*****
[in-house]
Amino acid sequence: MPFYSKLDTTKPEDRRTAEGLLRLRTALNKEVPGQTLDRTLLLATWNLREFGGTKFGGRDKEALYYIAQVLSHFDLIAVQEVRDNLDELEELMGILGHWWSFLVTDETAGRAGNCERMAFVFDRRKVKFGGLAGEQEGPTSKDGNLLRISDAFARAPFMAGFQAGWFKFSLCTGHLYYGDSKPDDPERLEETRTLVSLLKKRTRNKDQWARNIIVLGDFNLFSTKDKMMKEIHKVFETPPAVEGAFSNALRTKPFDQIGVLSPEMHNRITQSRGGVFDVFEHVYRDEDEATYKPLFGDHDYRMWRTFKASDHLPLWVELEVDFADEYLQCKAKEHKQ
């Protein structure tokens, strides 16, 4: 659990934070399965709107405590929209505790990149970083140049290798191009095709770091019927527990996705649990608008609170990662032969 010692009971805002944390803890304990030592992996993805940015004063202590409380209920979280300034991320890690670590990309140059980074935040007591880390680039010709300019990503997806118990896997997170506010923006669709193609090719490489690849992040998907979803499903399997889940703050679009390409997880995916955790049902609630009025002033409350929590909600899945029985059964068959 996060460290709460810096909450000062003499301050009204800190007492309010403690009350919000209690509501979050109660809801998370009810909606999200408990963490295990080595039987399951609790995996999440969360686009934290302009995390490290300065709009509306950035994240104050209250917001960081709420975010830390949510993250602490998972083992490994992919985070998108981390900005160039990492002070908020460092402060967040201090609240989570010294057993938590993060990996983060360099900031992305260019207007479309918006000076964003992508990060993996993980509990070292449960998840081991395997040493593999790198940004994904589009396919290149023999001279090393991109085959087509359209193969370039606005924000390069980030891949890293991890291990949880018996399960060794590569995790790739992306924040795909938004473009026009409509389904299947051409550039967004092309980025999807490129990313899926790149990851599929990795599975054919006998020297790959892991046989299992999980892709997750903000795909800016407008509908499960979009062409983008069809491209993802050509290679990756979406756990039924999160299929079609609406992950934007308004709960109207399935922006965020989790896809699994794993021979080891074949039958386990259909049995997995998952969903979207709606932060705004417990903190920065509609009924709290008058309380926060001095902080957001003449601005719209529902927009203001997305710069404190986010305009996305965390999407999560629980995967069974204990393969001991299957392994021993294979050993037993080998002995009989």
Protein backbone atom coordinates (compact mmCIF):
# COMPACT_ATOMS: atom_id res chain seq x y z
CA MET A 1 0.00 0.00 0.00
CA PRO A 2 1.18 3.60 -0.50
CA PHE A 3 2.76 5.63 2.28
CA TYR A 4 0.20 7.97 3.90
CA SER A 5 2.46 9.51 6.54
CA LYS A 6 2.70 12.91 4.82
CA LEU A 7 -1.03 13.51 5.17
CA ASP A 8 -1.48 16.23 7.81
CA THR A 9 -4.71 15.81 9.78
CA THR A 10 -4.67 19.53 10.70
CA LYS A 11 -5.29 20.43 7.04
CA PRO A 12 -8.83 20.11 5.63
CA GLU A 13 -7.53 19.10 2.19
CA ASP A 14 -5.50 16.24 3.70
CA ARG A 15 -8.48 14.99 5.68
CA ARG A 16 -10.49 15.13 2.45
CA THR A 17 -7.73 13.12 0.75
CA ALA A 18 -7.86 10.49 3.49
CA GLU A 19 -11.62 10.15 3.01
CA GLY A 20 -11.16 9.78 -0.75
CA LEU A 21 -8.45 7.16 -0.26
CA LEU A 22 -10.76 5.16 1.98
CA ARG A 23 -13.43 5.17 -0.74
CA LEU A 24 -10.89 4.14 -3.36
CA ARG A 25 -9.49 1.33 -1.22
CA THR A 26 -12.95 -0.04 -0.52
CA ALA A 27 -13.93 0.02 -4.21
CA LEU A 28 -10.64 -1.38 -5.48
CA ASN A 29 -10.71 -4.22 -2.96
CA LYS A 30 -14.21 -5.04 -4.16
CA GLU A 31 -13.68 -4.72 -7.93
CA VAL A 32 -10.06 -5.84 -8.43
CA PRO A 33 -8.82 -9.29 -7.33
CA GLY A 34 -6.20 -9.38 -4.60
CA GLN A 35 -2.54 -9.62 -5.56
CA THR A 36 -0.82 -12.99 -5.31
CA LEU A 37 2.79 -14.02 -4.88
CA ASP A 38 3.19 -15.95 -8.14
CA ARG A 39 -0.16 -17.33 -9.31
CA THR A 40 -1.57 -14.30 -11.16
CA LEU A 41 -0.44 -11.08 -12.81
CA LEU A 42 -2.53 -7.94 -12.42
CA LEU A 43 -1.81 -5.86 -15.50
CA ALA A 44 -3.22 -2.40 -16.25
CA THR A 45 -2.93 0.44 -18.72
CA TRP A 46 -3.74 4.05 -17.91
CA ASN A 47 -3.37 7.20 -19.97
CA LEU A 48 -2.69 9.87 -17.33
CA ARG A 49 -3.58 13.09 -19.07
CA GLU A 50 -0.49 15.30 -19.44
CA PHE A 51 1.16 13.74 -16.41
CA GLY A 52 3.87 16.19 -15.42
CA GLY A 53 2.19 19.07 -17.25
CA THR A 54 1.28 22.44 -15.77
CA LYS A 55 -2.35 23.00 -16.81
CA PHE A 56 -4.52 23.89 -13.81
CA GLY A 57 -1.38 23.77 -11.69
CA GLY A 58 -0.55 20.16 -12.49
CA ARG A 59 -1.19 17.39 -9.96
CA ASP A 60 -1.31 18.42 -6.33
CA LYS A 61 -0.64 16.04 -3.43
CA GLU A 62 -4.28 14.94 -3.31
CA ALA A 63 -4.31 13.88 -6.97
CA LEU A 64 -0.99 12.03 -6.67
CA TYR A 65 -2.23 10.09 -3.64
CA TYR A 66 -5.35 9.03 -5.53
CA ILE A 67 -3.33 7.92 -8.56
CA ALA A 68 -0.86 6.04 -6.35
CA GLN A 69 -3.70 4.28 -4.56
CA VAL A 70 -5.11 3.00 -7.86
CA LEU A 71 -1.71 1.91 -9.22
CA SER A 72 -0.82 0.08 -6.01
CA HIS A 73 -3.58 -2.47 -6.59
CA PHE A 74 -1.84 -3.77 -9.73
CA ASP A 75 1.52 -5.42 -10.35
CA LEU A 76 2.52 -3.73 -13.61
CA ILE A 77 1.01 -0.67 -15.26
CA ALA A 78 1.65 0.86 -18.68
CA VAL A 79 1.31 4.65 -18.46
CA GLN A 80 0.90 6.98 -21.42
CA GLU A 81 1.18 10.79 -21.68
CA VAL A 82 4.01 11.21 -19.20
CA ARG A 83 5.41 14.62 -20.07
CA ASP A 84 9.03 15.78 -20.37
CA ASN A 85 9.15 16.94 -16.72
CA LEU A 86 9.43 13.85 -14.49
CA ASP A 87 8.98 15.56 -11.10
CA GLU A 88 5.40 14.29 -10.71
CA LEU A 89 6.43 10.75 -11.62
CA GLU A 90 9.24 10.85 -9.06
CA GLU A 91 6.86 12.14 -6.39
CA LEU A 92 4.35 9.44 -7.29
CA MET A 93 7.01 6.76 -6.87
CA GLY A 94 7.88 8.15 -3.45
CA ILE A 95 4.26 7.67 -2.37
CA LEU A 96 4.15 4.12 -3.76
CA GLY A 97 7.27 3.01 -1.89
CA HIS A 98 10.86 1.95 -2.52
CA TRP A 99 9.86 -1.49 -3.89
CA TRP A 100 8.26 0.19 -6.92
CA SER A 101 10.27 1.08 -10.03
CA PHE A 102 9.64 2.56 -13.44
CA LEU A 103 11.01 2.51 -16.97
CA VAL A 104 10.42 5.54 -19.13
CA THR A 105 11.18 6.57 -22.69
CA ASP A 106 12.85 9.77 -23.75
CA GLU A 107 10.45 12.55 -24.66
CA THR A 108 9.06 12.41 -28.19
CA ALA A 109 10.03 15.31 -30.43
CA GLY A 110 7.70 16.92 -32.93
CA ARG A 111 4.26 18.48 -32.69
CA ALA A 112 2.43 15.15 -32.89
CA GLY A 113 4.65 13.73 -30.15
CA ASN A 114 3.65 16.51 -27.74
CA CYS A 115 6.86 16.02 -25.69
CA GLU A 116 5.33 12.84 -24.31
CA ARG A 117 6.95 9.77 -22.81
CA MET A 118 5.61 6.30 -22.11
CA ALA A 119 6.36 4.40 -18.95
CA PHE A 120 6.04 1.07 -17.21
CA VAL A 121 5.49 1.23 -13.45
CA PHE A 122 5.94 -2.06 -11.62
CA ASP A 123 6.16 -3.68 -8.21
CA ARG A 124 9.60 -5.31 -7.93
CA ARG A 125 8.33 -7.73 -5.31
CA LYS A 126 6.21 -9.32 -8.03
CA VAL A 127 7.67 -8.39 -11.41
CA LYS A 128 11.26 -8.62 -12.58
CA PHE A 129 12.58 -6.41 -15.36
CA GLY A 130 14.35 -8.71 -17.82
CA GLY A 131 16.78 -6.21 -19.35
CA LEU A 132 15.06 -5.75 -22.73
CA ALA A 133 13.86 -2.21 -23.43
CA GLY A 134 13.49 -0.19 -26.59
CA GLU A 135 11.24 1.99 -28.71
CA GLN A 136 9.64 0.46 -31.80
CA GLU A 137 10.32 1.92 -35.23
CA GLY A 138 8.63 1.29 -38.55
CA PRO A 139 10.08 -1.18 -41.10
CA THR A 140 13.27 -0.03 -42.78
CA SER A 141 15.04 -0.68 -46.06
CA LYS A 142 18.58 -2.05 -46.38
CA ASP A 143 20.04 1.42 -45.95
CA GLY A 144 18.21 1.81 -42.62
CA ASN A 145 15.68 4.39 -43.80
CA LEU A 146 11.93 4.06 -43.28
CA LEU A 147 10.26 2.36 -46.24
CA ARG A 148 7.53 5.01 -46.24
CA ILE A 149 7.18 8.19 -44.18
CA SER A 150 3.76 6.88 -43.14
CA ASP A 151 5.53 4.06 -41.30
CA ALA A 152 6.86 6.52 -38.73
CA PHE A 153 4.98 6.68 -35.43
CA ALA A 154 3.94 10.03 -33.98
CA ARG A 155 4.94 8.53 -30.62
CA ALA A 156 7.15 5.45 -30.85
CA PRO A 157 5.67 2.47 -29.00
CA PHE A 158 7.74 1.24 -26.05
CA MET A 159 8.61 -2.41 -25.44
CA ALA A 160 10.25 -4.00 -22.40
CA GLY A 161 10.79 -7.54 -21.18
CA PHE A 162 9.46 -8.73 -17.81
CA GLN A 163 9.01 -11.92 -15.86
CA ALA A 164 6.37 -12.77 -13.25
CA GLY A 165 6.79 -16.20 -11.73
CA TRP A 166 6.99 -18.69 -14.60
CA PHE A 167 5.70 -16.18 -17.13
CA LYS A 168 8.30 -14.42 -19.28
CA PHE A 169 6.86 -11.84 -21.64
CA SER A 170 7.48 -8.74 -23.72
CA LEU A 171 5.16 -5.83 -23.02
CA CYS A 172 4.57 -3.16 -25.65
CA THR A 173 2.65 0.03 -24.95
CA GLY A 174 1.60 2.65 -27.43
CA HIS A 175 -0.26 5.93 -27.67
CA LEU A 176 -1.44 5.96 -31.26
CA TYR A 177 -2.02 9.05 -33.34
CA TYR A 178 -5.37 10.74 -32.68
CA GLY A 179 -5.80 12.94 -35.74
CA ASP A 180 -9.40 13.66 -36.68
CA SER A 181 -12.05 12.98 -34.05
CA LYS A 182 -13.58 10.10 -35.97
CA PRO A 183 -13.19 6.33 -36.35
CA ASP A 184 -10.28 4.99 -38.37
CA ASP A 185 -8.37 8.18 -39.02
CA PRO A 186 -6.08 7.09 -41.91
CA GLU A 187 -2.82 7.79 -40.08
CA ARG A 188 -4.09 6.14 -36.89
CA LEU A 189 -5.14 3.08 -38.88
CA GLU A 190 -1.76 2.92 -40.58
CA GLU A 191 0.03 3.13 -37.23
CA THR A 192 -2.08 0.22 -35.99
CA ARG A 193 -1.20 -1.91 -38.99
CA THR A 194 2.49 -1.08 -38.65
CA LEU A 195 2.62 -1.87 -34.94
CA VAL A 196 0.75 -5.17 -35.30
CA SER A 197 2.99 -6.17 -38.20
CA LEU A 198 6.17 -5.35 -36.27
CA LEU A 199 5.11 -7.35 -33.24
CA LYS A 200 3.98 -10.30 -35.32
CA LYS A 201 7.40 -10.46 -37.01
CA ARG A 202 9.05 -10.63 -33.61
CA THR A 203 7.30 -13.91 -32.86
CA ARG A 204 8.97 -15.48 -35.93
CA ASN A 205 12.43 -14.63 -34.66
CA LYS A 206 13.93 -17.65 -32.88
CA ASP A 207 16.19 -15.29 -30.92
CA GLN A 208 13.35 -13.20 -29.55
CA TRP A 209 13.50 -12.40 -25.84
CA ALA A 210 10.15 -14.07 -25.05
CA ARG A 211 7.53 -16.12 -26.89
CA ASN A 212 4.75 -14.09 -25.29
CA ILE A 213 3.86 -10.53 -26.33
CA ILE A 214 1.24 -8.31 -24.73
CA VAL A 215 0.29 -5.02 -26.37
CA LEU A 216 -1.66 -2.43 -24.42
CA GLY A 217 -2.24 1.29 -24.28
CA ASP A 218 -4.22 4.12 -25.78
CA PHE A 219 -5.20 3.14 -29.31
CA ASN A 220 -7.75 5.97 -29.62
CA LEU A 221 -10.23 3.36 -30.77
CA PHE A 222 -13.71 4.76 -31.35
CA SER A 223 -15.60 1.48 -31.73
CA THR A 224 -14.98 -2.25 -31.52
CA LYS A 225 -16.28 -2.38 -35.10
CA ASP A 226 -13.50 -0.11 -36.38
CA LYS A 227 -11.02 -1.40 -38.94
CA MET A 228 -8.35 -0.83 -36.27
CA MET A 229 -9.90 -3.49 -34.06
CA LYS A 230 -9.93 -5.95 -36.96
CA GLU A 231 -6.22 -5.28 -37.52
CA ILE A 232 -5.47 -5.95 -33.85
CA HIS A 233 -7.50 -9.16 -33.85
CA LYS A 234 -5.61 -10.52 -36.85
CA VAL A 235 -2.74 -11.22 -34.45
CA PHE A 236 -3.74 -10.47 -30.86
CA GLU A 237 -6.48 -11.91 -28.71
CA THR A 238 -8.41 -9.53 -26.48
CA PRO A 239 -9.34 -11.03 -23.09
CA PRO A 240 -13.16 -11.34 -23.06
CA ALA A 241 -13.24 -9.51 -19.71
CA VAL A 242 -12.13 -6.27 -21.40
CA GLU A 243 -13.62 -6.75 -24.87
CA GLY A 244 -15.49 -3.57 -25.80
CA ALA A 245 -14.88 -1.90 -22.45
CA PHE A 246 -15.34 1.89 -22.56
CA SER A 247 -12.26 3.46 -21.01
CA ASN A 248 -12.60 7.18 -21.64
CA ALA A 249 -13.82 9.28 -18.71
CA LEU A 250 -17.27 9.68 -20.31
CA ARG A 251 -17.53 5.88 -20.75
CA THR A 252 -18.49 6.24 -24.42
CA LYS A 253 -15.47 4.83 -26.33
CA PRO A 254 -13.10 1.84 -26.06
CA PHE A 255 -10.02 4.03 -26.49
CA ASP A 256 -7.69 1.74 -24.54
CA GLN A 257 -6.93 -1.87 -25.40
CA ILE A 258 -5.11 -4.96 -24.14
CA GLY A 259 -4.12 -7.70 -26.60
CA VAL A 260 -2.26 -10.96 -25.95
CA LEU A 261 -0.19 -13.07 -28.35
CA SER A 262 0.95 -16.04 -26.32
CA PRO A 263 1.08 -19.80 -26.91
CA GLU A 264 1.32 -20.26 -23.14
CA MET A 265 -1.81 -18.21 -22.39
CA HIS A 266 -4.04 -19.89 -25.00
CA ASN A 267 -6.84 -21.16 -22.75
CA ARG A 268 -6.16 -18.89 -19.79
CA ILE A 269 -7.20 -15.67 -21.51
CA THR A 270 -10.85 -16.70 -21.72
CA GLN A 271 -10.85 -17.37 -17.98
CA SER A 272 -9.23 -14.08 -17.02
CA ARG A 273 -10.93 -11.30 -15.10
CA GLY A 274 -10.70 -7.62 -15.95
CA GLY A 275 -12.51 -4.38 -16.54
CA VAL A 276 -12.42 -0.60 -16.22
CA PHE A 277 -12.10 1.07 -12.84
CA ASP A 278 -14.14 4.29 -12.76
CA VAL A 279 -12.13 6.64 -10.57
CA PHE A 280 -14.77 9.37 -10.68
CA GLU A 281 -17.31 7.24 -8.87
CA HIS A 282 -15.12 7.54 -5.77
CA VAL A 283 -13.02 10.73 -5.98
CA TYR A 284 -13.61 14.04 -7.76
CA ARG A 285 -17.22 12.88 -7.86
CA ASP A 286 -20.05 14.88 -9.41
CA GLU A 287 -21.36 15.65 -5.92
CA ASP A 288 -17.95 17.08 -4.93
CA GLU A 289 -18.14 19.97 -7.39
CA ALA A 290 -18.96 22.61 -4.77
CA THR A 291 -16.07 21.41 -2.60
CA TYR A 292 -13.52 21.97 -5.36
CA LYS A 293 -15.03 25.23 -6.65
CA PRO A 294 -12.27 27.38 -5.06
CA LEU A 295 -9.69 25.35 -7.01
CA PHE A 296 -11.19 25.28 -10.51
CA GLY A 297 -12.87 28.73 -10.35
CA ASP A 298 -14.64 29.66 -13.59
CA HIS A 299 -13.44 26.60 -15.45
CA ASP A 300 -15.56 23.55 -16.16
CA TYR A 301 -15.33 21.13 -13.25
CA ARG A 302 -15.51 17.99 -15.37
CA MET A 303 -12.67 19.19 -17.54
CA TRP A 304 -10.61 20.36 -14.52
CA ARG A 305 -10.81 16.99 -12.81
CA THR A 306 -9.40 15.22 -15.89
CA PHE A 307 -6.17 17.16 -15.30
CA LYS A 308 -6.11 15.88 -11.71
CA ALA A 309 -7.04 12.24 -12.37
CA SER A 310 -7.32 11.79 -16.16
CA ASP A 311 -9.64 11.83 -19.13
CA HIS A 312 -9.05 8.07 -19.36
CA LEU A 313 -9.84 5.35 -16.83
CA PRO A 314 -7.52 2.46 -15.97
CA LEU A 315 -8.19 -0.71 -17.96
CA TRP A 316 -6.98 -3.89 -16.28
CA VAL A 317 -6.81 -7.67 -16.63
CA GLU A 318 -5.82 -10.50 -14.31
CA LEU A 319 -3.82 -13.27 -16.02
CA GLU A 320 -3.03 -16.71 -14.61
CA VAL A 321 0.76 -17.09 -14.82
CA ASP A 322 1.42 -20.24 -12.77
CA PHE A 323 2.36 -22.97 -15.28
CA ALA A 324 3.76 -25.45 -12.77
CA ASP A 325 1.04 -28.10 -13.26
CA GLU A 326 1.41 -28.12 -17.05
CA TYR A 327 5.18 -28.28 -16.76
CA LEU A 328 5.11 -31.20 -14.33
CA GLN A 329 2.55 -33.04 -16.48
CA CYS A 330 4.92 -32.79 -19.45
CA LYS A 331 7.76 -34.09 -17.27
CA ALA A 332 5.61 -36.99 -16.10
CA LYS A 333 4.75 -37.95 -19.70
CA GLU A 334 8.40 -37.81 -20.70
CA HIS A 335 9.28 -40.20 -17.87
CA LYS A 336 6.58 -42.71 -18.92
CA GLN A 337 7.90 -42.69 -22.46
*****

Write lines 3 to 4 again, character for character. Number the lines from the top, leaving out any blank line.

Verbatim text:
């Protein structure tokens, strides 16, 4: 659990934070399965709107405590929209505790990149970083140049290798191009095709770091019927527990996705649990608008609170990662032969 010692009971805002944390803890304990030592992996993805940015004063202590409380209920979280300034991320890690670590990309140059980074935040007591880390680039010709300019990503997806118990896997997170506010923006669709193609090719490489690849992040998907979803499903399997889940703050679009390409997880995916955790049902609630009025002033409350929590909600899945029985059964068959 996060460290709460810096909450000062003499301050009204800190007492309010403690009350919000209690509501979050109660809801998370009810909606999200408990963490295990080595039987399951609790995996999440969360686009934290302009995390490290300065709009509306950035994240104050209250917001960081709420975010830390949510993250602490998972083992490994992919985070998108981390900005160039990492002070908020460092402060967040201090609240989570010294057993938590993060990996983060360099900031992305260019207007479309918006000076964003992508990060993996993980509990070292449960998840081991395997040493593999790198940004994904589009396919290149023999001279090393991109085959087509359209193969370039606005924000390069980030891949890293991890291990949880018996399960060794590569995790790739992306924040795909938004473009026009409509389904299947051409550039967004092309980025999807490129990313899926790149990851599929990795599975054919006998020297790959892991046989299992999980892709997750903000795909800016407008509908499960979009062409983008069809491209993802050509290679990756979406756990039924999160299929079609609406992950934007308004709960109207399935922006965020989790896809699994794993021979080891074949039958386990259909049995997995998952969903979207709606932060705004417990903190920065509609009924709290008058309380926060001095902080957001003449601005719209529902927009203001997305710069404190986010305009996305965390999407999560629980995967069974204990393969001991299957392994021993294979050993037993080998002995009989």
Protein backbone atom coordinates (compact mmCIF):